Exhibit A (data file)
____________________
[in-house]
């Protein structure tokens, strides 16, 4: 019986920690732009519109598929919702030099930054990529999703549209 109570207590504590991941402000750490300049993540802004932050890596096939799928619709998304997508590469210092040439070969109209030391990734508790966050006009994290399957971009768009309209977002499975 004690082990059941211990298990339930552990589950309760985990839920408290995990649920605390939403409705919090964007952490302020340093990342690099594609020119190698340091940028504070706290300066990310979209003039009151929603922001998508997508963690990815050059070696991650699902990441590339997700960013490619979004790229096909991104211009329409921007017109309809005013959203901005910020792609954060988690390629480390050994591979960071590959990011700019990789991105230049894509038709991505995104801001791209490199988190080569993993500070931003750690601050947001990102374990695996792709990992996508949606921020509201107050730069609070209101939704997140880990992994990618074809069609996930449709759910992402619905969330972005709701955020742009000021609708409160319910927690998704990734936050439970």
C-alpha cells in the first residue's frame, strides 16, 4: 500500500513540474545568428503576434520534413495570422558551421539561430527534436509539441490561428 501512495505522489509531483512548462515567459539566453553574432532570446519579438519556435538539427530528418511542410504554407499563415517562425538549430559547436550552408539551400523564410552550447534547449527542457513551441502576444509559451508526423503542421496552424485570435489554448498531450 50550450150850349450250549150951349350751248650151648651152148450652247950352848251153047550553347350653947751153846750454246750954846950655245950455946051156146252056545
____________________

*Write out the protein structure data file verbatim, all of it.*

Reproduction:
[in-house]
């Protein structure tokens, strides 16, 4: 019986920690732009519109598929919702030099930054990529999703549209 109570207590504590991941402000750490300049993540802004932050890596096939799928619709998304997508590469210092040439070969109209030391990734508790966050006009994290399957971009768009309209977002499975 004690082990059941211990298990339930552990589950309760985990839920408290995990649920605390939403409705919090964007952490302020340093990342690099594609020119190698340091940028504070706290300066990310979209003039009151929603922001998508997508963690990815050059070696991650699902990441590339997700960013490619979004790229096909991104211009329409921007017109309809005013959203901005910020792609954060988690390629480390050994591979960071590959990011700019990789991105230049894509038709991505995104801001791209490199988190080569993993500070931003750690601050947001990102374990695996792709990992996508949606921020509201107050730069609070209101939704997140880990992994990618074809069609996930449709759910992402619905969330972005709701955020742009000021609708409160319910927690998704990734936050439970």
C-alpha cells in the first residue's frame, strides 16, 4: 500500500513540474545568428503576434520534413495570422558551421539561430527534436509539441490561428 501512495505522489509531483512548462515567459539566453553574432532570446519579438519556435538539427530528418511542410504554407499563415517562425538549430559547436550552408539551400523564410552550447534547449527542457513551441502576444509559451508526423503542421496552424485570435489554448498531450 50550450150850349450250549150951349350751248650151648651152148450652247950352848251153047550553347350653947751153846750454246750954846950655245950455946051156146252056545